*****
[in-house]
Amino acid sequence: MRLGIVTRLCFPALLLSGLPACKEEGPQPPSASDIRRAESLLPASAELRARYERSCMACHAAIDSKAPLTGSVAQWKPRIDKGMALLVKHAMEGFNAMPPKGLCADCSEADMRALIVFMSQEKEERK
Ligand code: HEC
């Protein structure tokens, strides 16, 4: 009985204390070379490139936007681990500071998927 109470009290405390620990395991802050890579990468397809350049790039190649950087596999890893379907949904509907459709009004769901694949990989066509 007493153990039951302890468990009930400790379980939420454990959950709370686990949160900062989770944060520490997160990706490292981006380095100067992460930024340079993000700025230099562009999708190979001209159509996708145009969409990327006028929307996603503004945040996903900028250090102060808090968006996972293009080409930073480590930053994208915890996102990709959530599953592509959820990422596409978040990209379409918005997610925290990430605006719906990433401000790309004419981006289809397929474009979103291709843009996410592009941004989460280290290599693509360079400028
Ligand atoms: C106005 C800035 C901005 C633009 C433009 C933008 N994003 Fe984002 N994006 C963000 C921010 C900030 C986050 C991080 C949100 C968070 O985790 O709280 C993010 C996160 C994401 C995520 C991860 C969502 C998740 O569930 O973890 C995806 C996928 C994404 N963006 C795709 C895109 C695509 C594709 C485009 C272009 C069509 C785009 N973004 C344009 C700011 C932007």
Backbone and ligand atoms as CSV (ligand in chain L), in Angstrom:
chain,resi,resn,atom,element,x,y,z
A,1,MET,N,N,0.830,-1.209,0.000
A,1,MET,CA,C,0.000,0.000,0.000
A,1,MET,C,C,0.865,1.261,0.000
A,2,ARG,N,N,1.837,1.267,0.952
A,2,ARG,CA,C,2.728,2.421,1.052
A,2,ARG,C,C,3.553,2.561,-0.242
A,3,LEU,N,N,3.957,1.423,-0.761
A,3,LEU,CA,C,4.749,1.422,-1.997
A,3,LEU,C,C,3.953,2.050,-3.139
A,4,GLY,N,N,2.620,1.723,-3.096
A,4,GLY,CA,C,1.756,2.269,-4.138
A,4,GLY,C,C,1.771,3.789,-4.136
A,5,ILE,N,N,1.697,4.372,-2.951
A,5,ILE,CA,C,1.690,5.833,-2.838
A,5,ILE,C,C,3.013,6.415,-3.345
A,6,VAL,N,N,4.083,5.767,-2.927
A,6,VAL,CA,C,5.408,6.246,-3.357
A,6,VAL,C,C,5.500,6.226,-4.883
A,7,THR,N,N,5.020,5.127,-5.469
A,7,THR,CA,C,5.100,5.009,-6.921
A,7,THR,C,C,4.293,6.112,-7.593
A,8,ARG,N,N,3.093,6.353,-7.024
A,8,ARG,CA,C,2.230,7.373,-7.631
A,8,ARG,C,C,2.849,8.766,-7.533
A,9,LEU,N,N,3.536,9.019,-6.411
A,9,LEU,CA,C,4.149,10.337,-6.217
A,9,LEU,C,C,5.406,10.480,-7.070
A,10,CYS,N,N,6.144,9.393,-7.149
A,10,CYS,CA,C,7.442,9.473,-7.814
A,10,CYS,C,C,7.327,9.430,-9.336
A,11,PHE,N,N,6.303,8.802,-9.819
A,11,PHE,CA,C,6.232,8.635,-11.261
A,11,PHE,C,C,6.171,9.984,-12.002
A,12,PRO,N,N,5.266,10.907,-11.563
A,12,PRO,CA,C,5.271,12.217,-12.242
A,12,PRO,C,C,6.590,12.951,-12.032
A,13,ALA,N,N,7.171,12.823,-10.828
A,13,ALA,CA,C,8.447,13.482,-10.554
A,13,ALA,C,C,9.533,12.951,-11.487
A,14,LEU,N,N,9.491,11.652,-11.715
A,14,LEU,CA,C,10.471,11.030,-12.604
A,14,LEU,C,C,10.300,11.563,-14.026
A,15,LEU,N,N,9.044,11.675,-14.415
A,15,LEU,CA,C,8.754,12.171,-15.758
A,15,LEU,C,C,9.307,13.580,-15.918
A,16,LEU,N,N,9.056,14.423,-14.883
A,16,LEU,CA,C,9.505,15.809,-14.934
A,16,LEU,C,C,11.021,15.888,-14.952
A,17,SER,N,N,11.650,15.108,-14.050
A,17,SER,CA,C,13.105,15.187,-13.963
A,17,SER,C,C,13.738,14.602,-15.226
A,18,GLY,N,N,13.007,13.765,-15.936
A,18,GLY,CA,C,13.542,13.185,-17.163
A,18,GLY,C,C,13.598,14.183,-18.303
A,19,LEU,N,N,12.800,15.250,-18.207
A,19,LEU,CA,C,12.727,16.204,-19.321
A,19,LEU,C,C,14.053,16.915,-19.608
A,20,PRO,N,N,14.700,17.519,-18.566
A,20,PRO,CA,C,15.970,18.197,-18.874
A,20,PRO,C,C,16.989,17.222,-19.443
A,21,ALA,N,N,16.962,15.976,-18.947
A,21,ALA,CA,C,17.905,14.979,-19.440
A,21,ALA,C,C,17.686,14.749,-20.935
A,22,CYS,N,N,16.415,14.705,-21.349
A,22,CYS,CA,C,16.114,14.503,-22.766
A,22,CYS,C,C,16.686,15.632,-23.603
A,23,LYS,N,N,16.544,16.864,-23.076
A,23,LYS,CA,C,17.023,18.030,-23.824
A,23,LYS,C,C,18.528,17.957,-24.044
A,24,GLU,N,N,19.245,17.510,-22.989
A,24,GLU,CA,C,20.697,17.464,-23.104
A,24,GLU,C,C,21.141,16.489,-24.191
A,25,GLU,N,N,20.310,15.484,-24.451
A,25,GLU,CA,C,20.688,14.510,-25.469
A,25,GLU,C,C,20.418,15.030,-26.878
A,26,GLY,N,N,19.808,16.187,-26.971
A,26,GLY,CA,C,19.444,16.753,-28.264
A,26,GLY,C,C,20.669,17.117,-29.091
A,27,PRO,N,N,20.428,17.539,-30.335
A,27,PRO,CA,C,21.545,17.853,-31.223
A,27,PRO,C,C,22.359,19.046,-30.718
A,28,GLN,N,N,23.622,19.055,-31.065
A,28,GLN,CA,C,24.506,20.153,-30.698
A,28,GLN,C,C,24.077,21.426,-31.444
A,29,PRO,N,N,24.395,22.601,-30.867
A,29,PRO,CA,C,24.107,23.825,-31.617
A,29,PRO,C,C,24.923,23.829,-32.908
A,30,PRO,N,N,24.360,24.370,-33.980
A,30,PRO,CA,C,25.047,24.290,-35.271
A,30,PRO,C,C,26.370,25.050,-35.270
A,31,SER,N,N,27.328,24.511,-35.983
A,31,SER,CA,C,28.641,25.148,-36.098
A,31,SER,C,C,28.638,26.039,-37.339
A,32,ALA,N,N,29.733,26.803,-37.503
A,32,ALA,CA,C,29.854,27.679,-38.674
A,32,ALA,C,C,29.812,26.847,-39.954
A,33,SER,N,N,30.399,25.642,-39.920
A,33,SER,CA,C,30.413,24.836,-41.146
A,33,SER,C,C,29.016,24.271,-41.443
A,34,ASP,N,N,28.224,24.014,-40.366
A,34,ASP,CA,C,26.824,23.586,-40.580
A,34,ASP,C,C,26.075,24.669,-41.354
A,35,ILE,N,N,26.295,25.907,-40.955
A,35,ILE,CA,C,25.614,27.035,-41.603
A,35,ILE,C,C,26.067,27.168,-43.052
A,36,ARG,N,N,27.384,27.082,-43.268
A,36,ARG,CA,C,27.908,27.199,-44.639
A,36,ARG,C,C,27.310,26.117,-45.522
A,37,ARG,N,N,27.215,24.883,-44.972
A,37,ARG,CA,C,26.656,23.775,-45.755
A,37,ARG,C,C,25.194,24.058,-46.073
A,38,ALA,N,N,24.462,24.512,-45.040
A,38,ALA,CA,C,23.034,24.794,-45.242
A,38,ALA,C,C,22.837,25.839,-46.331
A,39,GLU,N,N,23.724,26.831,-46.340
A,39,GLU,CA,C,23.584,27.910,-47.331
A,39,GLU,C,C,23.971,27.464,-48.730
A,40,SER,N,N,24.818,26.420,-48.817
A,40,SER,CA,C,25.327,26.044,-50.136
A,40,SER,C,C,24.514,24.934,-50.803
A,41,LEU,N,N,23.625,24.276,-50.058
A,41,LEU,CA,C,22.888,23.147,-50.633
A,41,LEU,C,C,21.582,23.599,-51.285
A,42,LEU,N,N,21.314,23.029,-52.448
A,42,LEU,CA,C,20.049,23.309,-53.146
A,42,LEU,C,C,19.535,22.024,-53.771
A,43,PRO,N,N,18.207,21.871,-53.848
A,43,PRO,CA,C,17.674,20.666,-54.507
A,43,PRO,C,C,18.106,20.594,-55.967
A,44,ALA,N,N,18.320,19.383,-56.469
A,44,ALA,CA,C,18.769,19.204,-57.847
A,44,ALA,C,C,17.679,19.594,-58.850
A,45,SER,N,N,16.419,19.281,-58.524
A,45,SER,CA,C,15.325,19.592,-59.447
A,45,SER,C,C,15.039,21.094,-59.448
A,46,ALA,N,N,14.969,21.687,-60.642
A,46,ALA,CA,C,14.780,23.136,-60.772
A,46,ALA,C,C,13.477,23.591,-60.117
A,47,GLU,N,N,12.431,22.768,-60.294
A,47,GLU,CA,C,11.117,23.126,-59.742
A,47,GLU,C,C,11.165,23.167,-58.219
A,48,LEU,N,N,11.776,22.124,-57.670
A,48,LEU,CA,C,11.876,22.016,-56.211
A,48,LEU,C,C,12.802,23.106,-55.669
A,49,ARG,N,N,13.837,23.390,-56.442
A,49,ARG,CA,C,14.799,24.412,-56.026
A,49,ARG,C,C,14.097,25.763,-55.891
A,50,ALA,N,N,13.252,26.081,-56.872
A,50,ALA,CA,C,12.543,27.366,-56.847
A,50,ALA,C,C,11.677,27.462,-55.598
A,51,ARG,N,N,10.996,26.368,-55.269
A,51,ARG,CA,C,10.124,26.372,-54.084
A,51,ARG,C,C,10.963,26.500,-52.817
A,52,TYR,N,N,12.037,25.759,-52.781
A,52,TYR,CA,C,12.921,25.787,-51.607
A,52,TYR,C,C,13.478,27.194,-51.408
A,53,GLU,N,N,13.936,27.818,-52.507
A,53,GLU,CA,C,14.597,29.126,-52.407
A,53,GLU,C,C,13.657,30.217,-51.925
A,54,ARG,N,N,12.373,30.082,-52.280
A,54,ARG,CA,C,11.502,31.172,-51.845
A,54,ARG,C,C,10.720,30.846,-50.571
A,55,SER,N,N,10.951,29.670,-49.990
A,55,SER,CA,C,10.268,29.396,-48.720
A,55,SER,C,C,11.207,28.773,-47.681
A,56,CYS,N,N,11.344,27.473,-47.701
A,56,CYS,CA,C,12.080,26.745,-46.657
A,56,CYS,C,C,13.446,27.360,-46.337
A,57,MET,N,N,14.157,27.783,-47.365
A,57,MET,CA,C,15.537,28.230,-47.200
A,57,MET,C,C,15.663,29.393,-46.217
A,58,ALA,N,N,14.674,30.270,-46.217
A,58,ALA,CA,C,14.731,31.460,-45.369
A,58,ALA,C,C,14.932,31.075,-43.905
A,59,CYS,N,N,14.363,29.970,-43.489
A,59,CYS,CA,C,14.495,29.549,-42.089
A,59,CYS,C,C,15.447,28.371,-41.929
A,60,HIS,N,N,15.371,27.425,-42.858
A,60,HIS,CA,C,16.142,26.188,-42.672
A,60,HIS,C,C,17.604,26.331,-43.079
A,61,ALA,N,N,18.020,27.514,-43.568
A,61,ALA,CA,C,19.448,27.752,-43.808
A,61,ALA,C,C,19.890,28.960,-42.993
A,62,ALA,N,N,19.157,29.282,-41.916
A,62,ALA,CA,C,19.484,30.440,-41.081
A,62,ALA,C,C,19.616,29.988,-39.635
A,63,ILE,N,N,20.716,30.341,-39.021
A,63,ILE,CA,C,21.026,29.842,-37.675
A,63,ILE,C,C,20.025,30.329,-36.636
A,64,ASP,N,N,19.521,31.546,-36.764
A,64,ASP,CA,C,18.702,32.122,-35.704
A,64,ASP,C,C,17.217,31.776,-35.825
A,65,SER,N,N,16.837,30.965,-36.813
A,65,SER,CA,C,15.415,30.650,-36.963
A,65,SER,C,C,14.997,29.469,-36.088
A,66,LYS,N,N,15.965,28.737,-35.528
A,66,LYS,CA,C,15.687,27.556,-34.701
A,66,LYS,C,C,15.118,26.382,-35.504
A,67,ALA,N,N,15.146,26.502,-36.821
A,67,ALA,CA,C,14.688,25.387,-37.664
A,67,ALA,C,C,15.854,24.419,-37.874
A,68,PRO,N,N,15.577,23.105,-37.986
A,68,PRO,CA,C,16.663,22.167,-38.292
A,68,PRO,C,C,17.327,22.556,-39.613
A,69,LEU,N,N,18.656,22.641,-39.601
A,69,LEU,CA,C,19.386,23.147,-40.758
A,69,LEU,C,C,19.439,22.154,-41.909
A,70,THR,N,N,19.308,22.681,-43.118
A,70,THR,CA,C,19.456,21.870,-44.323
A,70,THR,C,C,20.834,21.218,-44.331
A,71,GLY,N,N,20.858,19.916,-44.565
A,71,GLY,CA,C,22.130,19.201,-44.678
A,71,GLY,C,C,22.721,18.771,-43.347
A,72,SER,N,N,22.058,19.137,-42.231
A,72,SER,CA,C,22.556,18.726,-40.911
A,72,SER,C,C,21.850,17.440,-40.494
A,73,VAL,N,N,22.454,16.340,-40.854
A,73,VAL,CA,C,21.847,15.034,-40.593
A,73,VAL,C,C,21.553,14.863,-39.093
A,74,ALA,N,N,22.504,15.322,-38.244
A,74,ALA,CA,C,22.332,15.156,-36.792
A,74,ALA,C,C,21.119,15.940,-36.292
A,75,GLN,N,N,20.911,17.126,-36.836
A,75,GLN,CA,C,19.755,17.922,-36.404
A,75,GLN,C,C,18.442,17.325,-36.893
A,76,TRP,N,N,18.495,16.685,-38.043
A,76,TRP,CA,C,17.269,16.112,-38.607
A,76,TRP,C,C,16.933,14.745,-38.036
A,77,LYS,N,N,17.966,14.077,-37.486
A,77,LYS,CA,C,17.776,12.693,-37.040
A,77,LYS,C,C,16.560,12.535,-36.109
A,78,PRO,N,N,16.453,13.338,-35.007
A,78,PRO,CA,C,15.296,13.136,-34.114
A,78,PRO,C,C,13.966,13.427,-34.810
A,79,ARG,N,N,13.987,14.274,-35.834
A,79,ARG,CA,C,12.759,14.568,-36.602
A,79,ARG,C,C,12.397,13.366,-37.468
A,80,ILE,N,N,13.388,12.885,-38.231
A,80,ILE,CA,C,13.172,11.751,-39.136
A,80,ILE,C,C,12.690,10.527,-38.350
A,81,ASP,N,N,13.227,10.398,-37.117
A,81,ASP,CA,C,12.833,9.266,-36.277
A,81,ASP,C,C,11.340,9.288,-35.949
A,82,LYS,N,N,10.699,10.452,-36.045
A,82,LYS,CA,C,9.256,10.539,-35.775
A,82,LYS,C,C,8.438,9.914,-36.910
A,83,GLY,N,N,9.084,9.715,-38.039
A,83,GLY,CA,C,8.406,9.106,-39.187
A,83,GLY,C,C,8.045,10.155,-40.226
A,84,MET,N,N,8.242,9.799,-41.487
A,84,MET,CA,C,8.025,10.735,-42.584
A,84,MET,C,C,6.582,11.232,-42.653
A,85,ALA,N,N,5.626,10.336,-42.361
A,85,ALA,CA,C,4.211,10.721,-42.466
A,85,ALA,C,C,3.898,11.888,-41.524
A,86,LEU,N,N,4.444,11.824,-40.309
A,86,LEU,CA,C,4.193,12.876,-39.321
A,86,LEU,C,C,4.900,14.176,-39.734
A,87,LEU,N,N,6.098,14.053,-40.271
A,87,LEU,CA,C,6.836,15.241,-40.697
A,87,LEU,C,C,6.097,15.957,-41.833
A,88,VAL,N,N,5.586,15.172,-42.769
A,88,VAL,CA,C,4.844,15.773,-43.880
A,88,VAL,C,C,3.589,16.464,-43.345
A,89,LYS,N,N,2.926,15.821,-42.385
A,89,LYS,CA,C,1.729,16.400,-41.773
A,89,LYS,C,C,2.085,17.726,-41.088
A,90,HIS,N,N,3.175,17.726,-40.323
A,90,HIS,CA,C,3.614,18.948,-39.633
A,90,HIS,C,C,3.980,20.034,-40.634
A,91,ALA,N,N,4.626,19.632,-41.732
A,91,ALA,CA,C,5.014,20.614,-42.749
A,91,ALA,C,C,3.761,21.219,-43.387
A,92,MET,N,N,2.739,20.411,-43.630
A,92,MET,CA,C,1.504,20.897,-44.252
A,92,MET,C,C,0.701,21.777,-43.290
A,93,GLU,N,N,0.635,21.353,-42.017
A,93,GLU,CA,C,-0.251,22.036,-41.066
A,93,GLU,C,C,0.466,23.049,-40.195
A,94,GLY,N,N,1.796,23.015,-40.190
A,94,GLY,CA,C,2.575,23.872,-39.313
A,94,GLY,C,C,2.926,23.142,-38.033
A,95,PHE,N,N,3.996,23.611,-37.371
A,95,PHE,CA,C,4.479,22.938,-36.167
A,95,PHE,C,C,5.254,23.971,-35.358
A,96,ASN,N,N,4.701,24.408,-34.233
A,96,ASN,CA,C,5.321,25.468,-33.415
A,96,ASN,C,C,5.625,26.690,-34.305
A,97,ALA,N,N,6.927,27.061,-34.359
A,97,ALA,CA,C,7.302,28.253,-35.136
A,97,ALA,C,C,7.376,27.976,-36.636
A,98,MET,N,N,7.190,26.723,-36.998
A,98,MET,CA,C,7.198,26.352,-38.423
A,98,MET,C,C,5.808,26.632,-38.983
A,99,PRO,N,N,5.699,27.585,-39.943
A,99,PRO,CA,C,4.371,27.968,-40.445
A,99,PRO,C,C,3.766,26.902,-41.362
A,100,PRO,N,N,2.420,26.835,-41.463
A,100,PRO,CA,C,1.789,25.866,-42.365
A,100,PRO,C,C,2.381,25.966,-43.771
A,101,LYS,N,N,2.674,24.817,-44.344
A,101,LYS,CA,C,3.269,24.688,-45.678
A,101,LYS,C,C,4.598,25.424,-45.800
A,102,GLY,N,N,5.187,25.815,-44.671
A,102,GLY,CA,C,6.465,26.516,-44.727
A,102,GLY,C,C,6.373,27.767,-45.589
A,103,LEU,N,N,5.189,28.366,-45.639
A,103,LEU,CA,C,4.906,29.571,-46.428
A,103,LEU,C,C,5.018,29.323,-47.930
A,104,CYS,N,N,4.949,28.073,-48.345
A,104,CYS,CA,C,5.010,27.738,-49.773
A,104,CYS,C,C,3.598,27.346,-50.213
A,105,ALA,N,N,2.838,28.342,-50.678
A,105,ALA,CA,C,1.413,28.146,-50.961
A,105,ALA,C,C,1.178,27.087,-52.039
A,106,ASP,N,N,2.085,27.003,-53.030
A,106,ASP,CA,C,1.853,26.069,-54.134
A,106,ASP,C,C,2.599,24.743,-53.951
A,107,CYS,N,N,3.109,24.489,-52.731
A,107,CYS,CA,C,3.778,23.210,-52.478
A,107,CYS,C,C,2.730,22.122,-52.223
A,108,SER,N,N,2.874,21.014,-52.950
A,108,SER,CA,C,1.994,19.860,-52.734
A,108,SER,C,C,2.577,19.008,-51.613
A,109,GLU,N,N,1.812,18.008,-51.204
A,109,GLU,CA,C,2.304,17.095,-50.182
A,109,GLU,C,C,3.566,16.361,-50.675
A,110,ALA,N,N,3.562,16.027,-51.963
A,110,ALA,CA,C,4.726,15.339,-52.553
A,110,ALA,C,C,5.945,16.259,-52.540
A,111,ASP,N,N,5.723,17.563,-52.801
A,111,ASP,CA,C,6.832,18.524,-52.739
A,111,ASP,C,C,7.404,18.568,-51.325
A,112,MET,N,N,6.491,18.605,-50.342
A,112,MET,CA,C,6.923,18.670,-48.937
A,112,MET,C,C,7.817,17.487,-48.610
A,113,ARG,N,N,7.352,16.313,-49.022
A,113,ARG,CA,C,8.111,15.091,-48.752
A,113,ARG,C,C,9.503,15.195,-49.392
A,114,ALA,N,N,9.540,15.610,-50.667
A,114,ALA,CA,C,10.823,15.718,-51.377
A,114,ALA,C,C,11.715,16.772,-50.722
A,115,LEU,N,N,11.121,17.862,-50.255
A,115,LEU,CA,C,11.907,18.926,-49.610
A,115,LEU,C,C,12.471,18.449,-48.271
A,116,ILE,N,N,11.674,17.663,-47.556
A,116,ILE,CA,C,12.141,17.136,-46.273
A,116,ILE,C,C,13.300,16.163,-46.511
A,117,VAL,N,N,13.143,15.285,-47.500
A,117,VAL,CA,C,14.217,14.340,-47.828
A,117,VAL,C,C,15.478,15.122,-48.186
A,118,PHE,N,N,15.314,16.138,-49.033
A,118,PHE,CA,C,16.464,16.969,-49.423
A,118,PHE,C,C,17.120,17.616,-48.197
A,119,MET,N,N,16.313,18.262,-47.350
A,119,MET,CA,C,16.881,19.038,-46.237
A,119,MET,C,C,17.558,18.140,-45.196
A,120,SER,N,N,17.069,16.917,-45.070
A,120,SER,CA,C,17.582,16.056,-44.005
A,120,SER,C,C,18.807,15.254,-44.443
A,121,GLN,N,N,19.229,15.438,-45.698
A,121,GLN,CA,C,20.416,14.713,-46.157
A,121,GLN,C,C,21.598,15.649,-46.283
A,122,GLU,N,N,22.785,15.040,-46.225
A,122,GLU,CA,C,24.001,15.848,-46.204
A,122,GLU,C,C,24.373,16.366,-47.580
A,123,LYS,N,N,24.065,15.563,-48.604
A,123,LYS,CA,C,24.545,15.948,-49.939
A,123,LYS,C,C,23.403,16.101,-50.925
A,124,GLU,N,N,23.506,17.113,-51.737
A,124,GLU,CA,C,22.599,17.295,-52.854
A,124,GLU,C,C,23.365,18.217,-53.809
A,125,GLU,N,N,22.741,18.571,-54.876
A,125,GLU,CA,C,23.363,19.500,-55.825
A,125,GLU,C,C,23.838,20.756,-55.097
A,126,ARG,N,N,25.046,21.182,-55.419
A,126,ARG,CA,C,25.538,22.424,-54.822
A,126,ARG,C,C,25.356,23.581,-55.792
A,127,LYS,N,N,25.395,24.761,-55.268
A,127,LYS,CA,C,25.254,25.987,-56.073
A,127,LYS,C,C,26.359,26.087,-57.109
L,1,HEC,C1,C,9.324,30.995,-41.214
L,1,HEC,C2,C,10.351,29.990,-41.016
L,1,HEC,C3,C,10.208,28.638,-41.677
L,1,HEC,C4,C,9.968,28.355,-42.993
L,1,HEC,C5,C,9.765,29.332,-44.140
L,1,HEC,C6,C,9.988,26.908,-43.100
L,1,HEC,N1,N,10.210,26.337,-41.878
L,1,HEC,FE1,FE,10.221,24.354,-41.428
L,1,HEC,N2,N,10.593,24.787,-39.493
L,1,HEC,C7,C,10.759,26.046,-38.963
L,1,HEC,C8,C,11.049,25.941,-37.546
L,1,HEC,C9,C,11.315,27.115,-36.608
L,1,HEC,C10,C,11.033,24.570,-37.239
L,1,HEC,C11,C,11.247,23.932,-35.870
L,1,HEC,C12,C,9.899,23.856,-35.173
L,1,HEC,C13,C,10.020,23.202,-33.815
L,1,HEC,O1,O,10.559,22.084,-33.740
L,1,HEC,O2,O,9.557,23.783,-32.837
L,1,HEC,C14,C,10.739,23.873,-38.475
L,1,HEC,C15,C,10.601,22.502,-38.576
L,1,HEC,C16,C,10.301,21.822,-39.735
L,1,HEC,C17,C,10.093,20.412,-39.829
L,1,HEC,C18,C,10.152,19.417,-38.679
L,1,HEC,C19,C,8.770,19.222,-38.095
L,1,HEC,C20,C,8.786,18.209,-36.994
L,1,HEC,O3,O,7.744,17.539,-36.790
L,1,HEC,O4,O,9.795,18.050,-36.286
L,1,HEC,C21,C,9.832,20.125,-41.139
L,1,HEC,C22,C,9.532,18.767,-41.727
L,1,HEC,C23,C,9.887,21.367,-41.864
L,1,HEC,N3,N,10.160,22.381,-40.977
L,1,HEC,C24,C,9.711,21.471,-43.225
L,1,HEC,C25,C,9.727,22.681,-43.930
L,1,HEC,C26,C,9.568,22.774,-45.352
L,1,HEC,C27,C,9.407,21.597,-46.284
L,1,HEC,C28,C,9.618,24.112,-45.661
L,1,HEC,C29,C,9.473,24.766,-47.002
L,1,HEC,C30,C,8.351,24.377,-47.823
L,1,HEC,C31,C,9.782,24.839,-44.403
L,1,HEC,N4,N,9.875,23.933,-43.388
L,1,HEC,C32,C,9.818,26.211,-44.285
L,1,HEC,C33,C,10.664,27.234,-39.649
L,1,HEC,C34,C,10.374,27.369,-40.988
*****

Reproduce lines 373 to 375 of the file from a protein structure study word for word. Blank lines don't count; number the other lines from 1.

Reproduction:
A,122,GLU,C,C,24.373,16.366,-47.580
A,123,LYS,N,N,24.065,15.563,-48.604
A,123,LYS,CA,C,24.545,15.948,-49.939